Each molecule has specific wavelengths at which it can either absorb or emit light. This forms the fingerprint of a substance. With this fingerprint, astronomers can demonstrate the presence of a substance in a distant star or cloud. In a wide range of lines of sight, in the almost empty interstellar space, bright infrared emission is observed, the spectrum of which has become commonly known as the “Unidentified Infrared Bands”. The most widely accepted hypothesis is that complex organic compounds cause the bands. Put more precisely it is thought to be a mixture of various polyaromatic hydrocarbons, each containing about fifty carbon atoms. Nobody had yet succeeded in measuring the spectrum of these complex molecules under conditions comparable to the cold gas situation in deep space where these spectra are found. In deep space the molecules are so far apart that they no longer collide with each other. Collisions dramatically influence the spectrum. It is difficult to create a collision-free situation in the laboratory. Furthermore, the substance is so rarefied that a spectrum can scarcely be measured. Hans Piest found a way of measuring the spectrum indirectly. For this he made use of a special laser from the Institute for Plasma Physics (FOM) in Rijnhuizen. It is a free-electron laser which can produce every desired wavelength between 5 and 250 microns. There are only a few examples of this type of laser in the world. The physicist synthesised polyaromatic hydrocarbons and bound each of these molecules to a noble gas atom. This can only be done at a temperature just above absolute zero. The bonding energy of noble gas atoms is so small that it scarcely affects the spectrum. In order to investigate which wavelengths this complex can absorb he bombarded its with laser light, using a different wavelength for each bombardment. The light from this laser is sufficient to disassociate the weakly bound noble gas molecule from the organic compound. A sensitive mass spectrometer was able to determine whether the organic substance was produced as a function of the infrared wavelength. The physicist used various noble gas atoms and repeatedly obtained the same spectrum. This strongly indicates that the noble gas did not disrupt the spectrum. The spectra measured strongly agreed with previously disputed measurements from NASA. They had directly determined the very weak absorption spectrum of various sorts of polyaromatic hydrocarbons frozen in noble gas ice. These measurements were controversial because the influence of the noble gas ice was difficult to estimate. Now the question still remains as to exactly which polyaromatics are found in space.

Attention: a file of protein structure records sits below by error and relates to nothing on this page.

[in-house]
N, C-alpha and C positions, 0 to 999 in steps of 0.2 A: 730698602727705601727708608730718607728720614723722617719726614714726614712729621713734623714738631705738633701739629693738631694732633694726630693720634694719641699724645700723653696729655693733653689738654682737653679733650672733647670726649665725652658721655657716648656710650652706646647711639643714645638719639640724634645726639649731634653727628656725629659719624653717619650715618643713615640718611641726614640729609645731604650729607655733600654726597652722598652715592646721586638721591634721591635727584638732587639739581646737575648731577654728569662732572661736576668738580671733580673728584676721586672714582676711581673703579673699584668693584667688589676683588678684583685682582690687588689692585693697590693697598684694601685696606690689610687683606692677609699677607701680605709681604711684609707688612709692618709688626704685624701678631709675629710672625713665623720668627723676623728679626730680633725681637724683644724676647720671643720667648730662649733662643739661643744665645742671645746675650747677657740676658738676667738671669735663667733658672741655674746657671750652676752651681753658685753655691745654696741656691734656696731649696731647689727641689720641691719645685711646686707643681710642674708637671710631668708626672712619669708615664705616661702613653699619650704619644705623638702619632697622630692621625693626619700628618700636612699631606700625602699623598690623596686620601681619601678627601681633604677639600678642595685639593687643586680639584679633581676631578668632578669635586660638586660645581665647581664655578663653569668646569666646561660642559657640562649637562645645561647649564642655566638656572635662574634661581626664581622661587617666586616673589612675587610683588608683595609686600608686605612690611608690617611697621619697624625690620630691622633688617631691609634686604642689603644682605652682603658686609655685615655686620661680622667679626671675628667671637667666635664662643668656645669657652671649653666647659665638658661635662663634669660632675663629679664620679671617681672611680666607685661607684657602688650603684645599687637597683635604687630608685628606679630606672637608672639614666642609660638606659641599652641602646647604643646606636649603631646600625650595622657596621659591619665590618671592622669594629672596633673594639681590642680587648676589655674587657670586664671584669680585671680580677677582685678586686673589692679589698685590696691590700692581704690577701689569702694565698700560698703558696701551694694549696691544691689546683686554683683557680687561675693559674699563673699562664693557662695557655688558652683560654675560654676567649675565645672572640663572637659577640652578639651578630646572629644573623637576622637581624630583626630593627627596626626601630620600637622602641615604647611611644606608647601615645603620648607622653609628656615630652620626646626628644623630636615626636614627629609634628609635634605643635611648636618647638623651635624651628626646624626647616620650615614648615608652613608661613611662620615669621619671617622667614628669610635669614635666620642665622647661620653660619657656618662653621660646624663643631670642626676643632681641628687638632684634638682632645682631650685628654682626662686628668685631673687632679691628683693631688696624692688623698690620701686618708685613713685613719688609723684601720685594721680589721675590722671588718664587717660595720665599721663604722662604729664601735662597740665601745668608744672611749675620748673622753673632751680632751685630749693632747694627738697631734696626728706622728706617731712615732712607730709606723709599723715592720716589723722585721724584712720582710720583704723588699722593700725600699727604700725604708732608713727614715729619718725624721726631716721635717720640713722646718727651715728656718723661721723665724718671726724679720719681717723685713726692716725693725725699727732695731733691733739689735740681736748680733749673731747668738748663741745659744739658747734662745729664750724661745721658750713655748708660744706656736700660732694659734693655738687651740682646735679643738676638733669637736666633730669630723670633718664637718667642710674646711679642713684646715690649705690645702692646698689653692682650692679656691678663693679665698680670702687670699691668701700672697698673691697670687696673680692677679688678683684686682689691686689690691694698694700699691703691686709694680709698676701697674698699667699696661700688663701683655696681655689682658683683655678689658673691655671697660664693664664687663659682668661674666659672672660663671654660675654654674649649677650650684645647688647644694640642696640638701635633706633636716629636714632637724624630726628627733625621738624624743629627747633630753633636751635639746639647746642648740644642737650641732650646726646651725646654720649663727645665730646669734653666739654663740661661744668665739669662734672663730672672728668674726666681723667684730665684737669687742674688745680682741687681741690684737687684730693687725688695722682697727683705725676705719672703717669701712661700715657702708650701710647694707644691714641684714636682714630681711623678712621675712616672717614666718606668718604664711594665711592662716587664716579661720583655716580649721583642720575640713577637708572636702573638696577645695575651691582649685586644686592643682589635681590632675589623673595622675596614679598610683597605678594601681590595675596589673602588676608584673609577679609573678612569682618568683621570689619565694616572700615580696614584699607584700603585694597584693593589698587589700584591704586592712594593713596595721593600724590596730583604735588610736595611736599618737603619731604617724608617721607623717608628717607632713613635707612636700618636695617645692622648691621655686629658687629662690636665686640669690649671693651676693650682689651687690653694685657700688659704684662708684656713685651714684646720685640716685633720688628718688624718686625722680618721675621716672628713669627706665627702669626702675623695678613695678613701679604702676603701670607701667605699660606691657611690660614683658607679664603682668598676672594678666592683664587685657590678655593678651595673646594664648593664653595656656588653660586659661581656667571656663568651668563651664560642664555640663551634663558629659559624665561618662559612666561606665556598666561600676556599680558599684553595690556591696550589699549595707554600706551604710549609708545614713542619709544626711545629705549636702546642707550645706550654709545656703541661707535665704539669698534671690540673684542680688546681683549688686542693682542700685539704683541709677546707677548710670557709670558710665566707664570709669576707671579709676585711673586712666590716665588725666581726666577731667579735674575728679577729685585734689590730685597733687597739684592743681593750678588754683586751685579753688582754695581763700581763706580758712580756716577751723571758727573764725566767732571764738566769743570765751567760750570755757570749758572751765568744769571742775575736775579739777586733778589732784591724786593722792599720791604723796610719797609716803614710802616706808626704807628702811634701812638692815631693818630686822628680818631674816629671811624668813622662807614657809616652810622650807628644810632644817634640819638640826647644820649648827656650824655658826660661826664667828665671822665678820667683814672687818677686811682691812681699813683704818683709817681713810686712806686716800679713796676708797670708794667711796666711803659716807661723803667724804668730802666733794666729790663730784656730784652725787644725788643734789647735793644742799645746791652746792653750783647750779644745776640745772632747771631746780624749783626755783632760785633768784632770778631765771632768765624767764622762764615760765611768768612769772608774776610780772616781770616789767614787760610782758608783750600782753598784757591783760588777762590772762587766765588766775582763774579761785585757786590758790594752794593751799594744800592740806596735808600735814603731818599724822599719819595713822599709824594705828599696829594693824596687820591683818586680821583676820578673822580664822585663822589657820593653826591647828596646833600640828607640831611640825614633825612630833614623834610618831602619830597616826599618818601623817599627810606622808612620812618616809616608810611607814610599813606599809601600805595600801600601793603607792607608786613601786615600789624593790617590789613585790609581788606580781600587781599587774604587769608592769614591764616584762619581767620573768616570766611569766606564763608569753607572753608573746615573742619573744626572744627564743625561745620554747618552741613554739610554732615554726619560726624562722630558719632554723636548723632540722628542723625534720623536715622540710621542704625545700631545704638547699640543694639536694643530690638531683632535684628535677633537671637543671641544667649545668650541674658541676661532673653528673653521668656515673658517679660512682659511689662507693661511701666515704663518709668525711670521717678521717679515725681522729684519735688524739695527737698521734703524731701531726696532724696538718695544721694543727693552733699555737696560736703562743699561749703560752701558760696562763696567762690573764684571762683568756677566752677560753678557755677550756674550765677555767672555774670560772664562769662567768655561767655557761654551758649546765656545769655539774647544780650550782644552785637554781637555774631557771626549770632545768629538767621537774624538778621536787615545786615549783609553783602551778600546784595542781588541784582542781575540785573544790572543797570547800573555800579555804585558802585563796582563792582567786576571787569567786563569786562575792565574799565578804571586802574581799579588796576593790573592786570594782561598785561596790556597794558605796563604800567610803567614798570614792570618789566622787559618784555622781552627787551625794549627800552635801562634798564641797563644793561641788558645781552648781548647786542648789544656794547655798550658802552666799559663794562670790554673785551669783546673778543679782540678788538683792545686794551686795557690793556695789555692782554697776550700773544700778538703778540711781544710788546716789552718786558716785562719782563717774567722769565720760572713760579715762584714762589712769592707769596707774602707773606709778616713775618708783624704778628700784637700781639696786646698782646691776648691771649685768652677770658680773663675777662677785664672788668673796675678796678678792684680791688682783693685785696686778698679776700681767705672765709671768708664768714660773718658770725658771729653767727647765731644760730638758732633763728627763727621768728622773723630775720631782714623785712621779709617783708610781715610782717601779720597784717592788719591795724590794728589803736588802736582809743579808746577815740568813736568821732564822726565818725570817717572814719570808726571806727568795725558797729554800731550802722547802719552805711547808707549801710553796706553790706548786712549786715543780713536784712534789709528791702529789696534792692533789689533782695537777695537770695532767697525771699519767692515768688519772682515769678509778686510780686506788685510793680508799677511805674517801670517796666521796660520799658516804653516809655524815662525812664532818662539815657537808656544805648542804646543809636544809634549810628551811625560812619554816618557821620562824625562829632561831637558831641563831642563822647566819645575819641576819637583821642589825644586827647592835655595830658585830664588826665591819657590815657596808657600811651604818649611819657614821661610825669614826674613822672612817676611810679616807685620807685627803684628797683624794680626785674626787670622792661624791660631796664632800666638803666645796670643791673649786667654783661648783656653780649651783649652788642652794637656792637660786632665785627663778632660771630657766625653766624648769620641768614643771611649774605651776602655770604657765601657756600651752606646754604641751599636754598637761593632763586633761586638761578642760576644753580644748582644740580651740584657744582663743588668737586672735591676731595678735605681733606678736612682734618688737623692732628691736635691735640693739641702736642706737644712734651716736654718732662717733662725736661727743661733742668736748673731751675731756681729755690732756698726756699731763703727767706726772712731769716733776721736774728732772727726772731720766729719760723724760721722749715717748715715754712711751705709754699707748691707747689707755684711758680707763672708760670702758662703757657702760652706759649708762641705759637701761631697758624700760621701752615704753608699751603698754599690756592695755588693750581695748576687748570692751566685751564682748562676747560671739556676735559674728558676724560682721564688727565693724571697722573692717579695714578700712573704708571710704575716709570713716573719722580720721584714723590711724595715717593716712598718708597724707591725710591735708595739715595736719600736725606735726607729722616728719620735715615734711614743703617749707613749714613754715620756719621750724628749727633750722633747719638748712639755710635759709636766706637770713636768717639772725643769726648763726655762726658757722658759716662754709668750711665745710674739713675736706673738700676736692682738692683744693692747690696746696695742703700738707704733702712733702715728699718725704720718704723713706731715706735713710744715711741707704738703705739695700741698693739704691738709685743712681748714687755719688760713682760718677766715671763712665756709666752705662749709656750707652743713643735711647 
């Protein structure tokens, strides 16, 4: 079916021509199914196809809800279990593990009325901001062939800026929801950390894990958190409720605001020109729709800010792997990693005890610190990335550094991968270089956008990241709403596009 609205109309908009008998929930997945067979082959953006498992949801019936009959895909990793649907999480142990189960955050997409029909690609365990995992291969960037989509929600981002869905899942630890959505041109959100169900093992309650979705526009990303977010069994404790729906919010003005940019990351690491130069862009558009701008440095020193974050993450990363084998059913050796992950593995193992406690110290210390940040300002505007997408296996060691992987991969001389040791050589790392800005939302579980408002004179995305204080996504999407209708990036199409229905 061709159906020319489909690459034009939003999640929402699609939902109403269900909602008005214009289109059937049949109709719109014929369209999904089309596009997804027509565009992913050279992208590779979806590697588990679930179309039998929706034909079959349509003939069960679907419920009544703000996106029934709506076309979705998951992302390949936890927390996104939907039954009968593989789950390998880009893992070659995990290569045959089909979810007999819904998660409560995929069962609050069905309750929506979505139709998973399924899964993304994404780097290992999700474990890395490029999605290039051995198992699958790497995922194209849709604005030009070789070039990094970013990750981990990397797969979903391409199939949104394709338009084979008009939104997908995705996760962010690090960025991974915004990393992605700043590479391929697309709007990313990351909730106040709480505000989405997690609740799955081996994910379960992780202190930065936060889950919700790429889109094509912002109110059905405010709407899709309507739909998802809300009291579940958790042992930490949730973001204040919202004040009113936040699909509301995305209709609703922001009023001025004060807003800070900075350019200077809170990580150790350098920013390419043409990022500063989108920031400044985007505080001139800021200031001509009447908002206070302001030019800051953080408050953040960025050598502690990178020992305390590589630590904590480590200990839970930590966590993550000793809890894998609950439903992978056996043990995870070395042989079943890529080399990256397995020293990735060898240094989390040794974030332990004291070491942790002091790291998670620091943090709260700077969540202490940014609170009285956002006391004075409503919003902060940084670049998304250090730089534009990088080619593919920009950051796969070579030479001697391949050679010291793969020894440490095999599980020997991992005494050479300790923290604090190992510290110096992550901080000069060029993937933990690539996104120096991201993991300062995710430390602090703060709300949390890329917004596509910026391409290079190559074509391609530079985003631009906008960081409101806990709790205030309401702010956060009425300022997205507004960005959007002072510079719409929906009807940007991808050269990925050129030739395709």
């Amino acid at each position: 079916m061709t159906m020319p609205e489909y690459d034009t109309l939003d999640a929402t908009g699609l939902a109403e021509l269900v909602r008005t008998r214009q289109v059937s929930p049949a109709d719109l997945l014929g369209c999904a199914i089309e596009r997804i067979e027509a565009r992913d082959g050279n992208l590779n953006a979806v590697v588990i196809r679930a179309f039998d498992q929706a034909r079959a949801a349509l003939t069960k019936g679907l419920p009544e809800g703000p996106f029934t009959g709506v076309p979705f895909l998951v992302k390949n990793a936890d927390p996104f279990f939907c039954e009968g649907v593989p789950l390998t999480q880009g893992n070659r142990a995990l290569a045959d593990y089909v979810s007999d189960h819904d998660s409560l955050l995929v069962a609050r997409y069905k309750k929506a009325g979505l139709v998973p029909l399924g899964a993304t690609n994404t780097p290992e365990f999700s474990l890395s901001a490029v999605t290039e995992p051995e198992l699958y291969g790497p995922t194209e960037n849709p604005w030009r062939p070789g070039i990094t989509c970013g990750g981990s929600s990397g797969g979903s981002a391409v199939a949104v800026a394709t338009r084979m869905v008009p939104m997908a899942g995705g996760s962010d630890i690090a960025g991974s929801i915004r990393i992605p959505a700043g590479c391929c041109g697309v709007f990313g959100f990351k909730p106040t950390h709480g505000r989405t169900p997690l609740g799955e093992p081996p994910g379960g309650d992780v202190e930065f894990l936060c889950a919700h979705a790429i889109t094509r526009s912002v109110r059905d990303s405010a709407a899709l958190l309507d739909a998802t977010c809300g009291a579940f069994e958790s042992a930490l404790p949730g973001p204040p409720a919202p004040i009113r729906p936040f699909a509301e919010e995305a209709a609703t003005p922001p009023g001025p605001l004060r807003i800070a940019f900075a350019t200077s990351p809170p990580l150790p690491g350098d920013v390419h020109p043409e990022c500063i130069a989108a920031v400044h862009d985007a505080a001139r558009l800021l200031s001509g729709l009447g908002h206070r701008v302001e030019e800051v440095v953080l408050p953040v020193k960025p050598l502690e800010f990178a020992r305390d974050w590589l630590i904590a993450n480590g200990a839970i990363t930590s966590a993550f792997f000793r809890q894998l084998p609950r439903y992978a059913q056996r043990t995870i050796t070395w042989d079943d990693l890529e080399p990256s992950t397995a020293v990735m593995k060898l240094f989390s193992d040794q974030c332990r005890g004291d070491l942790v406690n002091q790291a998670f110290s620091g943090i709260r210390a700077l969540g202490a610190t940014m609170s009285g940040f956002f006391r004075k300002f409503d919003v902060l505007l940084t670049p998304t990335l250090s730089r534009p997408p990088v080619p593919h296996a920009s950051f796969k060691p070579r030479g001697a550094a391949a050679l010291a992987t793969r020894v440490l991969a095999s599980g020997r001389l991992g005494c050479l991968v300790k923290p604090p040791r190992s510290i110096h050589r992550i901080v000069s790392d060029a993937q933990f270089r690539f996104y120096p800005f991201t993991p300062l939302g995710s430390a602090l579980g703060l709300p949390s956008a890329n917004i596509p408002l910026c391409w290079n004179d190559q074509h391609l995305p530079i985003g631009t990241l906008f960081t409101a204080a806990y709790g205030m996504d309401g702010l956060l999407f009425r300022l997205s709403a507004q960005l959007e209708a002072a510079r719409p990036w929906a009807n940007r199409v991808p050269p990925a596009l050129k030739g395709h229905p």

Further information can be obtained from Hans Piest (Department of Molecular and Laser Physics, University of Nijmegen), tel +31 (0)24 3652179, fax +31 (0)24 3653311, e-mail: J.A.Piest@fz-Rossendorf.de The defence of the doctoral thesis will take place on 13 May 2002. Mr Piest’s supervisor is Prof. G. Meijer. From May onwards Hans Piest will be working at the Rossendorf Research Centre in Germany.